Working in agency marketing/pr/social media/whatever you want to call it these days, we’re hired to solve a problem – build awareness, increase sales, suppress a crisis, tackle an issue, etc.

There I sat at a four-way intersection, waiting to pick up my daughter from a mid-afternoon summer music class. Cars to my left and my right were stacking up, some leaving with and some arriving to pick up their kids.  No one seemed to be able to move.

Waiting there, I quickly noticed a pattern. In an area with five rows of parking spaces and an outer access way, all the cars, and I mean all of them, were converging on just one row of spaces closest to the door where the kids were exiting. Yet, with all that available real estate, no one thought of going out of their way just for a few seconds more to circumvent the choke point to access the pick up line.

Except me.

Finding an opening, I went straight and made the wider arc, bypassing the bulk of the traffic. This got me to the front door where my daughter was just coming out. I pulled up. The car door opened and closed and we were on our way home.  All of it was accomplished faster than some of the cars that arrived before I did, but instead of jockeying for position in that single, cramped row of parking, I drove a greater distance, but got my result more quickly.

I realized that what I did physically was what we need to do more of with our marketing. Instead of trying to cram in where everyone else is, we need to take a wider view of the landscape to see where the opportunities for access are. That means taking a longer pause and a harder look at your position in relationship to everyone else’s.

This “do-it-now, get-it-done-yesterday” attitude of business is only getting worse.  I’m not saying don’t hustle. We have the tools to get more stuff done faster, but in the same vein, those same tools shouldn’t force us to truncate the processes of discovery and research.

Similar to many women who like to discuss and talk out issues, what we men tend to do, rather than assess and discuss, might actually deliver a less informed and slower action. Active observation and listening can deliver a faster result.

How actively do you observe before setting off in a particular direction?

Fight B.A.D.D. (Business Attention Deficit Disorder) with a Five-Point Approach to Tying PR Strategy to Business Goals

Part I of II

So many businesses suffer from Business Attention Deficit Disorder (B.A.D.D.), a condition that can strike any part of a company when inattention, poor planning, indifference or taking on too much at one time takes focus away from mission critical operations and initiatives.

One of the bigger victims of B.A.D.D. is marketing and PR. With all that those words encompass today, many businesses wrestle with the wide range of PR and content marketing strategies that can enhance their brand and visibility via traditional, online and social media platforms.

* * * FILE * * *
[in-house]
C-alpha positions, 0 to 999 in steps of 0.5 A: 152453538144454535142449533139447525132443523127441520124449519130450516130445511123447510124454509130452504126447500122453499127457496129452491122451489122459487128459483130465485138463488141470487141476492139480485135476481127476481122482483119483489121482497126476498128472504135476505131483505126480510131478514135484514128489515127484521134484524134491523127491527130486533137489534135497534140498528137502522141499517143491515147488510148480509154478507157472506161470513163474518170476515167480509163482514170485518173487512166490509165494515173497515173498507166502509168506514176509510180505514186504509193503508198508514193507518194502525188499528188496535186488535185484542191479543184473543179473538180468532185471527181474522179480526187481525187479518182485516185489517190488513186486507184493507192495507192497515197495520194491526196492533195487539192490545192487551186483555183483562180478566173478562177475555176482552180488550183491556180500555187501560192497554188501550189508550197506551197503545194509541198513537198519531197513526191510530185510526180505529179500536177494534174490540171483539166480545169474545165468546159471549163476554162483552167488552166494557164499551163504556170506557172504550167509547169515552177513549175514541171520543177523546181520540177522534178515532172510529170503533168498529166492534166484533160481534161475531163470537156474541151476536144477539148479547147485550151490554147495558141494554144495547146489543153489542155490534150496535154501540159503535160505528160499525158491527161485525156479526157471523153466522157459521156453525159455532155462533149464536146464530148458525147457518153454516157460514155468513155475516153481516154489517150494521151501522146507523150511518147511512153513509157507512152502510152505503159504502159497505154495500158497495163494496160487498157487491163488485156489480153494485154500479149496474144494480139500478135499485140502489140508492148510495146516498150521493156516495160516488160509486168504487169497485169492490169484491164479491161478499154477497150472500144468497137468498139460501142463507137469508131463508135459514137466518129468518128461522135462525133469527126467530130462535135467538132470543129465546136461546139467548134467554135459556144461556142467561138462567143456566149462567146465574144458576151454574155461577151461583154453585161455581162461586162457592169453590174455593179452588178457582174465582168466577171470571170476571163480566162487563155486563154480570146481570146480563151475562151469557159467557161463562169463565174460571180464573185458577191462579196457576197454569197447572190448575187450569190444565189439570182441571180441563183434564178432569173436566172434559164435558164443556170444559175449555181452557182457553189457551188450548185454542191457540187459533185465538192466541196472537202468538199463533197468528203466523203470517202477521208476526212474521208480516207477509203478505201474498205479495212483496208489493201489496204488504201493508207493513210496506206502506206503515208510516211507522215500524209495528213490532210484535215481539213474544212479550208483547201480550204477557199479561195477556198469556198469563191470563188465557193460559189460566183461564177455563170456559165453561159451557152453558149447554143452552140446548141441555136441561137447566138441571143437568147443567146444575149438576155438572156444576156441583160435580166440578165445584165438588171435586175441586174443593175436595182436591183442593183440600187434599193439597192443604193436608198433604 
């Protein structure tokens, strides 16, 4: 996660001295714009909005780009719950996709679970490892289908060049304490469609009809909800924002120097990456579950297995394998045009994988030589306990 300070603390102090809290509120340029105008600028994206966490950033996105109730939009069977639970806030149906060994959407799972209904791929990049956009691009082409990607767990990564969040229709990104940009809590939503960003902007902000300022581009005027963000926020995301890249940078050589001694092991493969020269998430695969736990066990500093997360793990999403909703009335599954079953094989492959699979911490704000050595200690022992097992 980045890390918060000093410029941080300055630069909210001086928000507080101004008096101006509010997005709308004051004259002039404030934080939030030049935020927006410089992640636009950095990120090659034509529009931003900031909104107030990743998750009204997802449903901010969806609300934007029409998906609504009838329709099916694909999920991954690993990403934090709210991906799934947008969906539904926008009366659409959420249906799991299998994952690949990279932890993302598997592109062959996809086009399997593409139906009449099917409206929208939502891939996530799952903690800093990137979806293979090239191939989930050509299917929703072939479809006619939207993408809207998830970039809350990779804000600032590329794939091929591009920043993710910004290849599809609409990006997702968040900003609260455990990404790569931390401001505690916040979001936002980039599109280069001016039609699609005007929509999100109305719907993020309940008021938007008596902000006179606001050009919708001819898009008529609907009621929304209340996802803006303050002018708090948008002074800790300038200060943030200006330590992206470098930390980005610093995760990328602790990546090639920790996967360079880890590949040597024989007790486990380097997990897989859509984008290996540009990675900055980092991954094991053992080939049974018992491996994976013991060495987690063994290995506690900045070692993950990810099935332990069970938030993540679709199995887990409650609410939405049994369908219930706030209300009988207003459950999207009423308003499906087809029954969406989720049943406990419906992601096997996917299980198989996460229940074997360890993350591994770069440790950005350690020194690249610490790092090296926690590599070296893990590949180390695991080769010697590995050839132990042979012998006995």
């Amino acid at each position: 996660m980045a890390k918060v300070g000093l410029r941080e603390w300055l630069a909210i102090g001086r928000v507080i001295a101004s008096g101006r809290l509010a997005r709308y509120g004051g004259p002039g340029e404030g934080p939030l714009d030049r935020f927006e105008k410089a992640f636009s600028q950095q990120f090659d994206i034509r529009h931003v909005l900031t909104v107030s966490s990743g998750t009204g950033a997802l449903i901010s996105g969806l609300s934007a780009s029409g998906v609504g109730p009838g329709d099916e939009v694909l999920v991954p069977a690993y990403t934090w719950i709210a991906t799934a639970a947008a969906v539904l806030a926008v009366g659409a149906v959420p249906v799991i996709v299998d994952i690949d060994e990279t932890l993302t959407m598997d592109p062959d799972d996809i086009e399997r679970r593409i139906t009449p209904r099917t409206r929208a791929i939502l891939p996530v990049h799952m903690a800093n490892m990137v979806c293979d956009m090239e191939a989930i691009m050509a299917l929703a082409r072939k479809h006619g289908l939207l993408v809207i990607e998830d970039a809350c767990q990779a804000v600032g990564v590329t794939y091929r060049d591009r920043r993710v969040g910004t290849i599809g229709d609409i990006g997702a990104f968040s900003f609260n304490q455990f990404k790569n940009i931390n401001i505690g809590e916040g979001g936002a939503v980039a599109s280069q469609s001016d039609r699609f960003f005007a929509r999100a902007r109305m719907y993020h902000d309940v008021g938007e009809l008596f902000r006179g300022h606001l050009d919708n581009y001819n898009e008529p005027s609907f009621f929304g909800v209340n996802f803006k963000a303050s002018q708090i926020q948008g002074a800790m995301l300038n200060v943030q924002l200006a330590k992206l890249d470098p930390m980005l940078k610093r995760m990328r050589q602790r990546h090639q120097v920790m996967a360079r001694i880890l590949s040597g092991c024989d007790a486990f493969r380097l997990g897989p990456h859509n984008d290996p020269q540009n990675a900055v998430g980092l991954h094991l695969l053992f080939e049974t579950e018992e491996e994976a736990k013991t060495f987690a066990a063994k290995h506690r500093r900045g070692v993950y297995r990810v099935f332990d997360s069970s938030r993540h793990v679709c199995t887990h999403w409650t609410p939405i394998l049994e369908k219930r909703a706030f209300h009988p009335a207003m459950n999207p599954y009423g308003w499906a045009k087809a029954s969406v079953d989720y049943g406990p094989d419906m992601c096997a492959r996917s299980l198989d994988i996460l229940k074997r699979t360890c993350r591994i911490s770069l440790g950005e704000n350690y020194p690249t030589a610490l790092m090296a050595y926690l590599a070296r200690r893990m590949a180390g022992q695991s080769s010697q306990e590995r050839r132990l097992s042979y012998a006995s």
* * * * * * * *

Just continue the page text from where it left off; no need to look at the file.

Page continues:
The tools at your disposal to engage your audiences have grown precipitously: social media press releases; on-the-fly video; tweeting, liking, and linking via social media; blogging; and converting via landing pages offering advice and free content. The uses and combinations are astounding.

For some businesses afflicted by B.A.D.D., PR and marketing could indeed be more than just window dressing … more than “just send out a monthly press release” … more than that thing you or your agency does by rote without much regard to “why” or “what’s next.” To effectively capture customers and the media – and make your marketing department look good in the process – you need a game plan.

Don’t we all face more “business objectives” than we can work against in 24 hours?  I know I do. I find that organizing a plan complete with objectives, strategies and specific tactics grounds my work, putting me on the right path of knowing what we’re producing  is true progress against our client’s goal.

It’s not doing for the sake of doing – it’s doing with purpose. Taking the time to think your communications strategies through can also lead to some fun, new creative ideas for getting your message out there (but that’s a whole other topic).

PR with Purpose

To deliver value, you have to know what you’re trying to accomplish (starting with the business plan) and you have to think through all the possible strategies.

Begin with your set of business goals. Most companies’ number one business objective is growth.

E.g., Business Objective: Grow business by 10% in 2012.

Business goals then translate into marketing/communication/PR goals. How can PR affect that growth? What exactly should it accomplish (the more specific, the better), and how should be measured (in website/social media visits; leads; other metrics)?

E.g., Communications Objectives: Generate greater exposure among targets with goal of 20% increase in leads.  Support sales outreach to direct prospects and influencers.

PR strategy (as well as strategies for using other communications tools) can then be built.

E.g., PR Strategies: Examine/expand on messaging to sales targets.  Establish stronger voice in the industry with proactive outreach to traditional, social and digital outlets with contributed articles, participation in ongoing editorial coverage, guest columns, blog and LlinkedIn posts, white papers, etc. 

Exposure is relatively easy to achieve via publicity, if you are committed to being proactive and available to participate in editorial coverage.  And of course, the right content is king. The kind or flavor of exposure you plan depends on your objectives and PR strategies.

Next week, see Part II for the Five PR Variables you need to consider to better tie PR to your business objectives.